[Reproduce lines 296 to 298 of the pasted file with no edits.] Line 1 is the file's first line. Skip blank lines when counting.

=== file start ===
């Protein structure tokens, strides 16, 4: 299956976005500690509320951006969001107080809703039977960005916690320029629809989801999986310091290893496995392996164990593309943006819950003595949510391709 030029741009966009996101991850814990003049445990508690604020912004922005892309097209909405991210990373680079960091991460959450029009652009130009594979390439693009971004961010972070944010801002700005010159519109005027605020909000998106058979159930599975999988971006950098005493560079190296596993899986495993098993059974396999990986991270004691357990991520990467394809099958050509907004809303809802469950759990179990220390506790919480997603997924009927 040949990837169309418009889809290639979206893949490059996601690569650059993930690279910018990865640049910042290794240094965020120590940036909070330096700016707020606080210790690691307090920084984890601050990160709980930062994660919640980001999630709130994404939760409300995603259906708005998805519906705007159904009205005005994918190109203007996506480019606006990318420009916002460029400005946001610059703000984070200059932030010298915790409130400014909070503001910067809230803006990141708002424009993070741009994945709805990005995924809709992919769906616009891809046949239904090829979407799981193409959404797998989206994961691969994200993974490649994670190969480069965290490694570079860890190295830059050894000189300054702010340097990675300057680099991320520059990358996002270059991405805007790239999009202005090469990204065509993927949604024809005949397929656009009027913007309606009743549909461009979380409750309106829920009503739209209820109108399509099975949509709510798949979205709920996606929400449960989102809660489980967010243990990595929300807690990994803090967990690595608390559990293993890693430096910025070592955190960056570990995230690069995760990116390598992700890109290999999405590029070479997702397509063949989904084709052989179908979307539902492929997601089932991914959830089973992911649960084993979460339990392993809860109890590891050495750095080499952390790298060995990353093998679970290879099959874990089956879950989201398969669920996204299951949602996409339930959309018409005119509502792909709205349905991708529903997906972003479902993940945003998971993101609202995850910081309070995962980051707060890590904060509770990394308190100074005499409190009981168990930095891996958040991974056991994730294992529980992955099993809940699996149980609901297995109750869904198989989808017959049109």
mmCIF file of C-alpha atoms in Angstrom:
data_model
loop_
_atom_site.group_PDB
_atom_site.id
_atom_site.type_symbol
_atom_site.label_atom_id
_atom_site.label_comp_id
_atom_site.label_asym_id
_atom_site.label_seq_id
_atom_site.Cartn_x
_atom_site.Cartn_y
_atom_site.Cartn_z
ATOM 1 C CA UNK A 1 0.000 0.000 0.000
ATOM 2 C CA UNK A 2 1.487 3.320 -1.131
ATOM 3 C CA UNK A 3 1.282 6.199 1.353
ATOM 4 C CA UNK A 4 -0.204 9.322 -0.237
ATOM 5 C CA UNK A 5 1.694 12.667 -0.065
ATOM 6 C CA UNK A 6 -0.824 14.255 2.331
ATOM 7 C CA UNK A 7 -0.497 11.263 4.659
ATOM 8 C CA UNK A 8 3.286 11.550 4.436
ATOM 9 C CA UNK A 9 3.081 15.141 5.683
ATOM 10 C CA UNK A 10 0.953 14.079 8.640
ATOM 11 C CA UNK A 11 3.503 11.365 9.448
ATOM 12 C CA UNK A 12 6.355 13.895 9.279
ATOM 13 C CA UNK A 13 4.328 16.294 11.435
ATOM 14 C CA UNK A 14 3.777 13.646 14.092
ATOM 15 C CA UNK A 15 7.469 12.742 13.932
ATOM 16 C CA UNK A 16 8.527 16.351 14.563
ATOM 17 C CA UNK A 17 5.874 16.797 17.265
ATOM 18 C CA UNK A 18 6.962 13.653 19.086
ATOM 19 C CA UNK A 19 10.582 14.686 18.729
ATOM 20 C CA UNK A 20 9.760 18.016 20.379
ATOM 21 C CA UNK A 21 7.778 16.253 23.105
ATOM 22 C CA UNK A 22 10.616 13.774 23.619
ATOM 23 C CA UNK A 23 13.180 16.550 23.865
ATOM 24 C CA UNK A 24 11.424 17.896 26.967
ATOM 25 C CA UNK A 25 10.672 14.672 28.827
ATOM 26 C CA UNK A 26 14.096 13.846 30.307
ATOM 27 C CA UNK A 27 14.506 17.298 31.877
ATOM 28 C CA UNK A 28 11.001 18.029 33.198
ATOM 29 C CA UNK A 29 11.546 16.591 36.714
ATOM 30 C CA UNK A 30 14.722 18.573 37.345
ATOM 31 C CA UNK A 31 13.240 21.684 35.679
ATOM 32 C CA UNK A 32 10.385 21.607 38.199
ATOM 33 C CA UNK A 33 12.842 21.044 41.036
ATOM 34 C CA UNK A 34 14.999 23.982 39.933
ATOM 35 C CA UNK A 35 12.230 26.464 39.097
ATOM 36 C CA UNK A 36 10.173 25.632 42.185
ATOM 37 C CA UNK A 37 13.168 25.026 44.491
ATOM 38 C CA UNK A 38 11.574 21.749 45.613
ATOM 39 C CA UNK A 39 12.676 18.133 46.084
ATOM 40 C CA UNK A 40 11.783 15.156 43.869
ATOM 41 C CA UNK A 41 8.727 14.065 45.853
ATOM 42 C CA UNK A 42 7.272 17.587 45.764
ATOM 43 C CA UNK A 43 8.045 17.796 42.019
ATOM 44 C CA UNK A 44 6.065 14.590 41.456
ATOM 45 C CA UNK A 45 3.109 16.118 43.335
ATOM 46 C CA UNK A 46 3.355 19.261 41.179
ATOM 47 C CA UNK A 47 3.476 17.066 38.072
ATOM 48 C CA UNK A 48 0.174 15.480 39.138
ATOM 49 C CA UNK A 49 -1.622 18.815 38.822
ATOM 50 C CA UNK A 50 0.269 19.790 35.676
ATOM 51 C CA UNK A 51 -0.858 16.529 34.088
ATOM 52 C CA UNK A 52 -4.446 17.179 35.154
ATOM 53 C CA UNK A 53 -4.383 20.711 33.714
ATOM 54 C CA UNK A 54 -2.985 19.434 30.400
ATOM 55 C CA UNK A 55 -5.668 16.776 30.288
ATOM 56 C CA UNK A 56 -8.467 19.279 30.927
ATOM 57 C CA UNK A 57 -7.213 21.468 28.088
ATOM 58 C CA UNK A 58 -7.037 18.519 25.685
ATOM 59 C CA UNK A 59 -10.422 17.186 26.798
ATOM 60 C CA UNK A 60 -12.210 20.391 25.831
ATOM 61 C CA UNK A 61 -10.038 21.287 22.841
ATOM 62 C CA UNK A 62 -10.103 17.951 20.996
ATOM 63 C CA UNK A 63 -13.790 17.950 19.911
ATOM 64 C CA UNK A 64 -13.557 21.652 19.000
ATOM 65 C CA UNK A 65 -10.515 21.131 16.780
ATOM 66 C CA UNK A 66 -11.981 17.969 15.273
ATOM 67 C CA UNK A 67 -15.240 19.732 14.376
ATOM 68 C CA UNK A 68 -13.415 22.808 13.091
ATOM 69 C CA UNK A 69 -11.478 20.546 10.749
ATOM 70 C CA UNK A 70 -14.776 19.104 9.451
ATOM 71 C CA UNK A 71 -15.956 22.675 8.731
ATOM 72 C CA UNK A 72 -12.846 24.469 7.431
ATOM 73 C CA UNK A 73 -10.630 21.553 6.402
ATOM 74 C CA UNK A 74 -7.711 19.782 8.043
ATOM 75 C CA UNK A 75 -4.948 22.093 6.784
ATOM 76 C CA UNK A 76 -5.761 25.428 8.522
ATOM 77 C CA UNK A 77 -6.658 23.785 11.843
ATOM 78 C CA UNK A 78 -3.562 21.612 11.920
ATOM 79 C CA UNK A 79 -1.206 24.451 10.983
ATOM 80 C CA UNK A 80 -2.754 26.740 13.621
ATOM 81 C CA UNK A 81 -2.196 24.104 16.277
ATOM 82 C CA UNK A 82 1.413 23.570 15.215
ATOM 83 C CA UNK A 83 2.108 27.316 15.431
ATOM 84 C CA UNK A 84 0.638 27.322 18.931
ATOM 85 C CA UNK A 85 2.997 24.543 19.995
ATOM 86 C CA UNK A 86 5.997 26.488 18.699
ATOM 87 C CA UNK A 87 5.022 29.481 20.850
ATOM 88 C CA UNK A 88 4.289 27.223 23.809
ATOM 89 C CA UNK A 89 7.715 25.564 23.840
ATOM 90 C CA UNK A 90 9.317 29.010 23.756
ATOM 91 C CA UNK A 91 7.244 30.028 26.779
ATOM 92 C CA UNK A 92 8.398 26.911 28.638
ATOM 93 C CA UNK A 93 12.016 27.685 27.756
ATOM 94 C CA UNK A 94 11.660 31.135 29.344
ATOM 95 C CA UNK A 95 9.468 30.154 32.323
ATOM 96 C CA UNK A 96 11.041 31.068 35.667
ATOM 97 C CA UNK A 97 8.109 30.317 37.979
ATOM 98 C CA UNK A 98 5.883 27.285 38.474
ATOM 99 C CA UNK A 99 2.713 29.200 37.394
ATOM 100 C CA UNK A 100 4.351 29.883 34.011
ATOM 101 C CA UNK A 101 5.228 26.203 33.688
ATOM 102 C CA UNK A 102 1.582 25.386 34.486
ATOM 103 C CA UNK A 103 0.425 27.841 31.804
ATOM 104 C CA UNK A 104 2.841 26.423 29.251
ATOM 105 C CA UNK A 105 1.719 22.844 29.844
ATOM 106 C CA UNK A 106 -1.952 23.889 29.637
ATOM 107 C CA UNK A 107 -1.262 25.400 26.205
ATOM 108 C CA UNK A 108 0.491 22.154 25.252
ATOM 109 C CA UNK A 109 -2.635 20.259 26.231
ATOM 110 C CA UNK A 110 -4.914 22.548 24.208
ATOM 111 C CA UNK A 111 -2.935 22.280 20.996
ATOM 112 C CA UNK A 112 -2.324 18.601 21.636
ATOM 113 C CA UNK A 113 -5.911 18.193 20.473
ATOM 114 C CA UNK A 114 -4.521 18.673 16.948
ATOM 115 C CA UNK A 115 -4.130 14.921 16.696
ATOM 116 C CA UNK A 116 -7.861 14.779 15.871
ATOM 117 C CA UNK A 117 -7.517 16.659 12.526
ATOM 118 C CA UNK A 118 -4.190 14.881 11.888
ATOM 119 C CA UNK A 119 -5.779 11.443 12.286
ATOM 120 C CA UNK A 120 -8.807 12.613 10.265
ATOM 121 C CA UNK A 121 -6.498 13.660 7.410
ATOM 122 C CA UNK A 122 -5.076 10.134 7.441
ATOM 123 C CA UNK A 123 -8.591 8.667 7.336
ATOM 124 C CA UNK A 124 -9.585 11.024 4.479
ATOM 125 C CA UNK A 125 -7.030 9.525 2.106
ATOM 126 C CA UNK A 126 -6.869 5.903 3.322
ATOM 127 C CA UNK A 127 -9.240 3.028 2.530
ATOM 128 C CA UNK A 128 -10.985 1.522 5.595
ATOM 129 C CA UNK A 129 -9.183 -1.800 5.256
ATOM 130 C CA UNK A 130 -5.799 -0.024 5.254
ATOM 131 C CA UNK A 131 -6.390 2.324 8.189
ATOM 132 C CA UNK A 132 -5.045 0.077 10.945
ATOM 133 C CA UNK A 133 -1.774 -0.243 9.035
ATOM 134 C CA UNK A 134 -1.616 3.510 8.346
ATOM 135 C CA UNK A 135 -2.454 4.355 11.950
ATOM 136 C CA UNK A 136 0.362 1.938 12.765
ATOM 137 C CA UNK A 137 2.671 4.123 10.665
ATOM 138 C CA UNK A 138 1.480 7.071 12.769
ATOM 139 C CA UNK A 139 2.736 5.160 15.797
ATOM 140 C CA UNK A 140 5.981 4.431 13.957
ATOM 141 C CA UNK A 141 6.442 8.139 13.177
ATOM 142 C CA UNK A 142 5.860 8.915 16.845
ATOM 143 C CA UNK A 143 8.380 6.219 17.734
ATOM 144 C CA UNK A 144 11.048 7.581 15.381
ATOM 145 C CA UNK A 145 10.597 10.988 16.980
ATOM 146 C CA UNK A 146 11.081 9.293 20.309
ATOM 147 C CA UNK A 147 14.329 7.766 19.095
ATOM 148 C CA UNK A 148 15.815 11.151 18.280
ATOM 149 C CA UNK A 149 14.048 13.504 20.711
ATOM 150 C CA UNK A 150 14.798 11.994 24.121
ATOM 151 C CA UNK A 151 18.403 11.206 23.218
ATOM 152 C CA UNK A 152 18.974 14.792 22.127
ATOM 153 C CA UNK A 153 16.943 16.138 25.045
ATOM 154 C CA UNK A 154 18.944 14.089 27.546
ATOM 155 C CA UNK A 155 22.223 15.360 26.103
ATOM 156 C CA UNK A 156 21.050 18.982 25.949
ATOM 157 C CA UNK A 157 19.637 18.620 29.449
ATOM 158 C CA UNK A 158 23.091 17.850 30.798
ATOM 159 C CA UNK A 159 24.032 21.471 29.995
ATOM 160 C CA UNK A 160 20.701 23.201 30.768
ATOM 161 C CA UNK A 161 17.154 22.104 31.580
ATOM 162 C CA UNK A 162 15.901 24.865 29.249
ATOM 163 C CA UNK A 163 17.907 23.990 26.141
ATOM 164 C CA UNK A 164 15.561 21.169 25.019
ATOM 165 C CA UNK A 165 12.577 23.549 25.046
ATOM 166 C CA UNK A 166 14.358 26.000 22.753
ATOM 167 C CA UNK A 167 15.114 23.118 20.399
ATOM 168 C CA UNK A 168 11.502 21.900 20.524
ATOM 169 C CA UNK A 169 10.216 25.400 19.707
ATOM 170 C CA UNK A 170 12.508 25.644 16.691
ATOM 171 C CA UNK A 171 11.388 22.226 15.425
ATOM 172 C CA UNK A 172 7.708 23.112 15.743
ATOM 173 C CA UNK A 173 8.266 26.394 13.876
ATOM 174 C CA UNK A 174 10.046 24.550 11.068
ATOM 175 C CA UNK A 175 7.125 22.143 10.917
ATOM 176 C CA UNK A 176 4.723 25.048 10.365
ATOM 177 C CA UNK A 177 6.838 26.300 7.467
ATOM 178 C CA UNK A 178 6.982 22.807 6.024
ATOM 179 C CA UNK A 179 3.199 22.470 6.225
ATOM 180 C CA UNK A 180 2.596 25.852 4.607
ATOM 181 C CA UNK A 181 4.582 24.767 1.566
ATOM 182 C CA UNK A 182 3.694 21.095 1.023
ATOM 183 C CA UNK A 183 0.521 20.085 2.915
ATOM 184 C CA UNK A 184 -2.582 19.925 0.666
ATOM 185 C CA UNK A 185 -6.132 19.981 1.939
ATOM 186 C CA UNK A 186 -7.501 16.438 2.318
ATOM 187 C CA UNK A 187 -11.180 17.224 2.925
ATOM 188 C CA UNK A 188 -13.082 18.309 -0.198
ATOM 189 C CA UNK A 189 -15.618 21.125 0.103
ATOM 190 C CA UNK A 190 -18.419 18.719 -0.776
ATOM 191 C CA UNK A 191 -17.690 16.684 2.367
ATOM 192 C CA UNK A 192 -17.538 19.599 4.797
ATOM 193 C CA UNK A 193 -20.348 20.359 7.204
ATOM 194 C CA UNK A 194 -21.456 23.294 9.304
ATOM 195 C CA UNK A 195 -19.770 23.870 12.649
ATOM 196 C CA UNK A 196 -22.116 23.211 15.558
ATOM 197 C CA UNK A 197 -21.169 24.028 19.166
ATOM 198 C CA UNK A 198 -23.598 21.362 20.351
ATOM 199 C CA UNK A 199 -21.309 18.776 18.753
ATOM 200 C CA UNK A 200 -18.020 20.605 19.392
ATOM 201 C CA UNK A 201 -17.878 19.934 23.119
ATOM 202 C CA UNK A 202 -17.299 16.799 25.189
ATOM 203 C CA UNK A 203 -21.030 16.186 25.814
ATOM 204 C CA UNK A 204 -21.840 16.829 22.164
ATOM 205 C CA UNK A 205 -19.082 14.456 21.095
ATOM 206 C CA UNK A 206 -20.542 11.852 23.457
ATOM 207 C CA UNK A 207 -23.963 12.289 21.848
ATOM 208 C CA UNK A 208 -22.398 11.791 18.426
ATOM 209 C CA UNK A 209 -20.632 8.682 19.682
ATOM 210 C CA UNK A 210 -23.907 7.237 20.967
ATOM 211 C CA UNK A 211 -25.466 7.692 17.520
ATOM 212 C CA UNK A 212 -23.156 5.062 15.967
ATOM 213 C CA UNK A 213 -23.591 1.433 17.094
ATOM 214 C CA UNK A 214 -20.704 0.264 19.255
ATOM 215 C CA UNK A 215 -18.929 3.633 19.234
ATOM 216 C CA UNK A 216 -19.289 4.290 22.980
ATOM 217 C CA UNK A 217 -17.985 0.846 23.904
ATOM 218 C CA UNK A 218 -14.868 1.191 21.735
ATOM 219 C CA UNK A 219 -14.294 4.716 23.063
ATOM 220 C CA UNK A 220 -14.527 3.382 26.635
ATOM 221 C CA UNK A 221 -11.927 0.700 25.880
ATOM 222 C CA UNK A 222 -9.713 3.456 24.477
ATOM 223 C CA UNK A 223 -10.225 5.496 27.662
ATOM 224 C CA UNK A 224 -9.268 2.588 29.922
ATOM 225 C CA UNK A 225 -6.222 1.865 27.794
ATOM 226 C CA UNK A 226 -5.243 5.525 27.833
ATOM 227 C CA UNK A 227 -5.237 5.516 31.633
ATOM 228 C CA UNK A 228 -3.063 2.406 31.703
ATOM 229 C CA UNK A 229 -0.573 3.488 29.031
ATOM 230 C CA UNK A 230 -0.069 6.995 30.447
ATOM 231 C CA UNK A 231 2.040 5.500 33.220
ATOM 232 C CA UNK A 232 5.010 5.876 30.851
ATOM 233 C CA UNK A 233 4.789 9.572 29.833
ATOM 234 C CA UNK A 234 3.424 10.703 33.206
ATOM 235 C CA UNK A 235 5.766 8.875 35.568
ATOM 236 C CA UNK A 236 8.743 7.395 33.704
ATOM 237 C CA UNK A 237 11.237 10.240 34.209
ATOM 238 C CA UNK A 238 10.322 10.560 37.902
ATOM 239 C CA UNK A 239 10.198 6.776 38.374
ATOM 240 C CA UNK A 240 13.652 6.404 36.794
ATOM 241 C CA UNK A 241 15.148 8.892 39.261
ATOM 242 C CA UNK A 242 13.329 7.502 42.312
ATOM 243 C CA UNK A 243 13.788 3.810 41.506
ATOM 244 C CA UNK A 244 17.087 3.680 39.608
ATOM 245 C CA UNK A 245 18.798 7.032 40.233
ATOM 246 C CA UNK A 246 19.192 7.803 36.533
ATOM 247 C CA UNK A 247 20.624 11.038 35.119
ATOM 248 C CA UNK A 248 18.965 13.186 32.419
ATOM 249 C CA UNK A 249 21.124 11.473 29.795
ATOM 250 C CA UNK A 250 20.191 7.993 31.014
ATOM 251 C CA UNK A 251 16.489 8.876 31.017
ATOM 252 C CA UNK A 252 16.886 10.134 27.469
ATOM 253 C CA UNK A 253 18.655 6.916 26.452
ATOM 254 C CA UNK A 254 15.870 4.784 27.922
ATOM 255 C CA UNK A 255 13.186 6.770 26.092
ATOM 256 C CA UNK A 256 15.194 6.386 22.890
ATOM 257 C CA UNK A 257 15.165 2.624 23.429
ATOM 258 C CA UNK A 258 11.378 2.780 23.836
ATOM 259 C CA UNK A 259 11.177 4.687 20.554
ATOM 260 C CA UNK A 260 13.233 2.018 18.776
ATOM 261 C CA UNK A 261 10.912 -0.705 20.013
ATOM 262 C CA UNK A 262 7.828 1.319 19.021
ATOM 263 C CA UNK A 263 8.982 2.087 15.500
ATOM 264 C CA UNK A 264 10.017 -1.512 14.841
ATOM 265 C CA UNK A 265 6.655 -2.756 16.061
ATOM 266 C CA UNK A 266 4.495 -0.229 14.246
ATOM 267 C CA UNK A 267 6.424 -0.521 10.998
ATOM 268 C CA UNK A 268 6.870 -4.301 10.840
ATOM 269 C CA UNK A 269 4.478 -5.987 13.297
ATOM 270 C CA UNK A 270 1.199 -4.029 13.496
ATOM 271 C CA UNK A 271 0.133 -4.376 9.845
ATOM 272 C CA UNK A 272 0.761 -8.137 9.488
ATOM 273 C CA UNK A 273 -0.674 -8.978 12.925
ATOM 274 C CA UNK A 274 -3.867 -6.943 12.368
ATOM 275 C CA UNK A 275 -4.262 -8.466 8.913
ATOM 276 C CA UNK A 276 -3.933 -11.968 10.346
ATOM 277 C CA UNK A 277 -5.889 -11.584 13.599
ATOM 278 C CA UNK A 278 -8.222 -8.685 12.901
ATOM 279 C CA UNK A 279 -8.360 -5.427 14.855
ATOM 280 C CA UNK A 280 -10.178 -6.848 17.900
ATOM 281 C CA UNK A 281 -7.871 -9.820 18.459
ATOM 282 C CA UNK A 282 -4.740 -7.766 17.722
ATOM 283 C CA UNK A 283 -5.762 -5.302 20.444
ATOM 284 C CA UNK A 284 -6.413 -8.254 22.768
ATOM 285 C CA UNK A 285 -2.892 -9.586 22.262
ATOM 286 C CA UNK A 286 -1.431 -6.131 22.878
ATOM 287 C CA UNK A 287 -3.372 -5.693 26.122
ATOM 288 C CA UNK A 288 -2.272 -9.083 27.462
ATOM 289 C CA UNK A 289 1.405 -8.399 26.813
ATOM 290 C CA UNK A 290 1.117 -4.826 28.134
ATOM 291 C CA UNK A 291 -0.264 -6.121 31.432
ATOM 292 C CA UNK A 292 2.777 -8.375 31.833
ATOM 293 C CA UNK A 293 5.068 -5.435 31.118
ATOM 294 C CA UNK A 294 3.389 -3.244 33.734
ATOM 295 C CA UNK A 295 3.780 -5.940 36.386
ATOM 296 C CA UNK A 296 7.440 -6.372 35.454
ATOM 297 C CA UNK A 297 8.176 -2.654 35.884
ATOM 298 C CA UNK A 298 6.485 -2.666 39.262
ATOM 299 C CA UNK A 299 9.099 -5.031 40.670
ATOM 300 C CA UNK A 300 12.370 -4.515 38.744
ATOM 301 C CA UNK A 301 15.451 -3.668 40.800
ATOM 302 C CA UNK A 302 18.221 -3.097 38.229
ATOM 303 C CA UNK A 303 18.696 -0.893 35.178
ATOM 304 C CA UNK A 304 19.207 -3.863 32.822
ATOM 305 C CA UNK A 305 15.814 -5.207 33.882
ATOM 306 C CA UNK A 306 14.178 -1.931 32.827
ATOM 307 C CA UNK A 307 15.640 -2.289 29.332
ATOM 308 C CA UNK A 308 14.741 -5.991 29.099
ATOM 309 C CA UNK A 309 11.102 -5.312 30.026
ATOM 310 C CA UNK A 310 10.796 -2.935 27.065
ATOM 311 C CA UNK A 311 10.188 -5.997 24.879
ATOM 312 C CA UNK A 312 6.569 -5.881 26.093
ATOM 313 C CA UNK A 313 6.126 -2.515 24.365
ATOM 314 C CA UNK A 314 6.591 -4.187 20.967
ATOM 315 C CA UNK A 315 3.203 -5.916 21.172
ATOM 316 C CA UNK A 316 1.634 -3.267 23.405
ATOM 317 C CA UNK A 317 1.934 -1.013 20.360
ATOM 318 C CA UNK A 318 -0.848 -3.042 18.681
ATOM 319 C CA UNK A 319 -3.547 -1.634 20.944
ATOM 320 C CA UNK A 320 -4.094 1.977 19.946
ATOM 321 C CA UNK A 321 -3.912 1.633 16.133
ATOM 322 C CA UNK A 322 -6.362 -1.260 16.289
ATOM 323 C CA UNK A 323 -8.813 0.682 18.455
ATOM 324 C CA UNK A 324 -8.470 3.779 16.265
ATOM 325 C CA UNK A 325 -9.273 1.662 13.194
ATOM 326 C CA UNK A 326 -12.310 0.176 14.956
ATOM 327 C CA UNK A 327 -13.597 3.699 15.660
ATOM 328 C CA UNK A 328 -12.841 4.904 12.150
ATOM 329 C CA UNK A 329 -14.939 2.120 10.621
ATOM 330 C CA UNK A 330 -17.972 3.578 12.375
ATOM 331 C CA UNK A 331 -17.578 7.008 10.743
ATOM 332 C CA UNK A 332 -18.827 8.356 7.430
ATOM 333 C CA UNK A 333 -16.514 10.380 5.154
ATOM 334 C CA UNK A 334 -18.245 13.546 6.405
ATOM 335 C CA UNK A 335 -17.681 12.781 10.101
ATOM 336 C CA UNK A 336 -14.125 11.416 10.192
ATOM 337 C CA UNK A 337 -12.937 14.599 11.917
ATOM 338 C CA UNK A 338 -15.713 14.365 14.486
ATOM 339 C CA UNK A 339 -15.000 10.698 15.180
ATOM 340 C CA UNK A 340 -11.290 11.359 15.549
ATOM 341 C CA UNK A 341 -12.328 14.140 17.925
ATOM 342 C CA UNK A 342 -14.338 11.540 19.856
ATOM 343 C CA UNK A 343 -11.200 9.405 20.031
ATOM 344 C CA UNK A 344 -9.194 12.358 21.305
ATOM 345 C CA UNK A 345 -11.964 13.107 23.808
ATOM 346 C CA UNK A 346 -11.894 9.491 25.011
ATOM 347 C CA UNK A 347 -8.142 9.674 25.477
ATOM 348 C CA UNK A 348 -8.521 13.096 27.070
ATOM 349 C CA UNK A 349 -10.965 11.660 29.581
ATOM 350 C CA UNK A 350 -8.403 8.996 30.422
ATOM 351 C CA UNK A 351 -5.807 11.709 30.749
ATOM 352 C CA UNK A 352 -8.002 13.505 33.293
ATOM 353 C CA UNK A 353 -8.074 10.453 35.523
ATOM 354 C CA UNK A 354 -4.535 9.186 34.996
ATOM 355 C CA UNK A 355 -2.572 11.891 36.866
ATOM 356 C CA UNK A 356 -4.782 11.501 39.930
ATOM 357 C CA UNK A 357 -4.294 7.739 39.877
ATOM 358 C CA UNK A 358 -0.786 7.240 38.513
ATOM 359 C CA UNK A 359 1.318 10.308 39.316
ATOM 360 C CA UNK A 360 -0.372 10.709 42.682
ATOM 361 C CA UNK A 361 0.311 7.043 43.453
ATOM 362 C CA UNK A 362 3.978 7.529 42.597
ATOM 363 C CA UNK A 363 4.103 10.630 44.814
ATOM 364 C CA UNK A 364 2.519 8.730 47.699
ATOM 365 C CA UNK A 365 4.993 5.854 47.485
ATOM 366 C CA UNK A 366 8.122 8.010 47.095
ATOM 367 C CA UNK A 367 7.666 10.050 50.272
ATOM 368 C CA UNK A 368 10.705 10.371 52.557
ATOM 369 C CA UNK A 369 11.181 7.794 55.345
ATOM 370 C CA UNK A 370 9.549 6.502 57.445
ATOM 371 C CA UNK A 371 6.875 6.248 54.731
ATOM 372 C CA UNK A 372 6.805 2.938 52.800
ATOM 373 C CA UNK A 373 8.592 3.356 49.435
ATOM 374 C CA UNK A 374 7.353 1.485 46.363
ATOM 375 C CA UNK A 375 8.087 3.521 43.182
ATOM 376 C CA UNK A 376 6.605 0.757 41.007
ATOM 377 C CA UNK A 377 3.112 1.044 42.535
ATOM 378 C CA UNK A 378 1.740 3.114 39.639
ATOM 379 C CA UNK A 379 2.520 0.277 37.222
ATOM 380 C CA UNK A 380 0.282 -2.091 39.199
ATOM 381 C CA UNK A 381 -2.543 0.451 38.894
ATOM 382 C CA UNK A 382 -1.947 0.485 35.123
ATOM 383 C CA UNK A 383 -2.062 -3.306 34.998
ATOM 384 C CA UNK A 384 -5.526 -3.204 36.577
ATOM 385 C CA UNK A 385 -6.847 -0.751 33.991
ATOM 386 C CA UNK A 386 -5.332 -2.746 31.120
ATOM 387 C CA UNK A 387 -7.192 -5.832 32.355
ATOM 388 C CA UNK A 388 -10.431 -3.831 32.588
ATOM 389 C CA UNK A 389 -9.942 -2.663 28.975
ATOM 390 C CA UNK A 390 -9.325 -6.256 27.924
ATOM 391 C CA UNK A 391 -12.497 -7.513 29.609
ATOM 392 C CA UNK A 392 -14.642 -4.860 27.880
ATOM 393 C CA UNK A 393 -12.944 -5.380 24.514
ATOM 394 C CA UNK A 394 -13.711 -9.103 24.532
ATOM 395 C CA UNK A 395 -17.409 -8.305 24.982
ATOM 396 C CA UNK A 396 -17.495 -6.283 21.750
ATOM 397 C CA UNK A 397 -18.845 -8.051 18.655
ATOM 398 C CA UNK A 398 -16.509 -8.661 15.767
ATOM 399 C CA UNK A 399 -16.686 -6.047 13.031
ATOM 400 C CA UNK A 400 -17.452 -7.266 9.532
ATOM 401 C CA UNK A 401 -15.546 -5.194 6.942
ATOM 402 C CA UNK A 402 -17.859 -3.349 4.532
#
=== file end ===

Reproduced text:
ATOM 282 C CA UNK A 282 -4.740 -7.766 17.722
ATOM 283 C CA UNK A 283 -5.762 -5.302 20.444
ATOM 284 C CA UNK A 284 -6.413 -8.254 22.768